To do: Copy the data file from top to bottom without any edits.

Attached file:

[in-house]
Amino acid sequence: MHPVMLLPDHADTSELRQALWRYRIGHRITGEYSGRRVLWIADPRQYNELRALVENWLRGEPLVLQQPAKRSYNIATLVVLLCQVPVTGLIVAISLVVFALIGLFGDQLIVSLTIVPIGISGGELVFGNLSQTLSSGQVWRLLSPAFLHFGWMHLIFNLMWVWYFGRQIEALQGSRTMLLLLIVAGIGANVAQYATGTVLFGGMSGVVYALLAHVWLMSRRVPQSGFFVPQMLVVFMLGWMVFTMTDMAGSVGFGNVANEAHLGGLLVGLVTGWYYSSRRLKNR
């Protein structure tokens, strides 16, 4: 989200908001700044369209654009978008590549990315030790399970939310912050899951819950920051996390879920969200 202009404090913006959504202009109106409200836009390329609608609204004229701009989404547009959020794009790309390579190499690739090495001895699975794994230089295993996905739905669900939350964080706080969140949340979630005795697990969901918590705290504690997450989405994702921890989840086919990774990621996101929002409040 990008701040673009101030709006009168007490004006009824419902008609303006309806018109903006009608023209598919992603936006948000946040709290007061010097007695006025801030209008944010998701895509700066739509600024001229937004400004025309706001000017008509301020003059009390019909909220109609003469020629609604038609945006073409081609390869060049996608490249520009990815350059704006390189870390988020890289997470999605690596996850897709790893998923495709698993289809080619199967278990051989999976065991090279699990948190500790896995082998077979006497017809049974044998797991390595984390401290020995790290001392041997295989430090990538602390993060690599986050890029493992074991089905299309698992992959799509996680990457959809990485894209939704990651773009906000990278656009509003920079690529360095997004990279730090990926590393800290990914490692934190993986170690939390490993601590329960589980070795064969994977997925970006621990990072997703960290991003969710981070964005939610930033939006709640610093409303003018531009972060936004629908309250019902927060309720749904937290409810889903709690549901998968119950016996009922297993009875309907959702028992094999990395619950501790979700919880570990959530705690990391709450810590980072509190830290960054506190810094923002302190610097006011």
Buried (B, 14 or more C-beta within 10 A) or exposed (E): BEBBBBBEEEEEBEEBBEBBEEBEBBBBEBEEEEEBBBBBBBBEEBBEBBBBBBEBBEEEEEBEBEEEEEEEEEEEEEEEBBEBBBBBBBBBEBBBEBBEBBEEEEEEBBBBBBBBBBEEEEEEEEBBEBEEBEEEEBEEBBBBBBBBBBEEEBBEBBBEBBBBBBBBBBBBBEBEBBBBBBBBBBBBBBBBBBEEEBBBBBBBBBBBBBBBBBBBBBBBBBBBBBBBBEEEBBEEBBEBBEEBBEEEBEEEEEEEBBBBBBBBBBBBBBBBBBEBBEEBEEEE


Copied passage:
[in-house]
Amino acid sequence: MHPVMLLPDHADTSELRQALWRYRIGHRITGEYSGRRVLWIADPRQYNELRALVENWLRGEPLVLQQPAKRSYNIATLVVLLCQVPVTGLIVAISLVVFALIGLFGDQLIVSLTIVPIGISGGELVFGNLSQTLSSGQVWRLLSPAFLHFGWMHLIFNLMWVWYFGRQIEALQGSRTMLLLLIVAGIGANVAQYATGTVLFGGMSGVVYALLAHVWLMSRRVPQSGFFVPQMLVVFMLGWMVFTMTDMAGSVGFGNVANEAHLGGLLVGLVTGWYYSSRRLKNR
């Protein structure tokens, strides 16, 4: 989200908001700044369209654009978008590549990315030790399970939310912050899951819950920051996390879920969200 202009404090913006959504202009109106409200836009390329609608609204004229701009989404547009959020794009790309390579190499690739090495001895699975794994230089295993996905739905669900939350964080706080969140949340979630005795697990969901918590705290504690997450989405994702921890989840086919990774990621996101929002409040 990008701040673009101030709006009168007490004006009824419902008609303006309806018109903006009608023209598919992603936006948000946040709290007061010097007695006025801030209008944010998701895509700066739509600024001229937004400004025309706001000017008509301020003059009390019909909220109609003469020629609604038609945006073409081609390869060049996608490249520009990815350059704006390189870390988020890289997470999605690596996850897709790893998923495709698993289809080619199967278990051989999976065991090279699990948190500790896995082998077979006497017809049974044998797991390595984390401290020995790290001392041997295989430090990538602390993060690599986050890029493992074991089905299309698992992959799509996680990457959809990485894209939704990651773009906000990278656009509003920079690529360095997004990279730090990926590393800290990914490692934190993986170690939390490993601590329960589980070795064969994977997925970006621990990072997703960290991003969710981070964005939610930033939006709640610093409303003018531009972060936004629908309250019902927060309720749904937290409810889903709690549901998968119950016996009922297993009875309907959702028992094999990395619950501790979700919880570990959530705690990391709450810590980072509190830290960054506190810094923002302190610097006011």
Buried (B, 14 or more C-beta within 10 A) or exposed (E): BEBBBBBEEEEEBEEBBEBBEEBEBBBBEBEEEEEBBBBBBBBEEBBEBBBBBBEBBEEEEEBEBEEEEEEEEEEEEEEEBBEBBBBBBBBBEBBBEBBEBBEEEEEEBBBBBBBBBBEEEEEEEEBBEBEEBEEEEBEEBBBBBBBBBBEEEBBEBBBEBBBBBBBBBBBBBEBEBBBBBBBBBBBBBBBBBBEEEBBBBBBBBBBBBBBBBBBBBBBBBBBBBBBBBEEEBBEEBBEBBEEBBEEEBEEEEEEEBBBBBBBBBBBBBBBBBBEBBEEBEEEE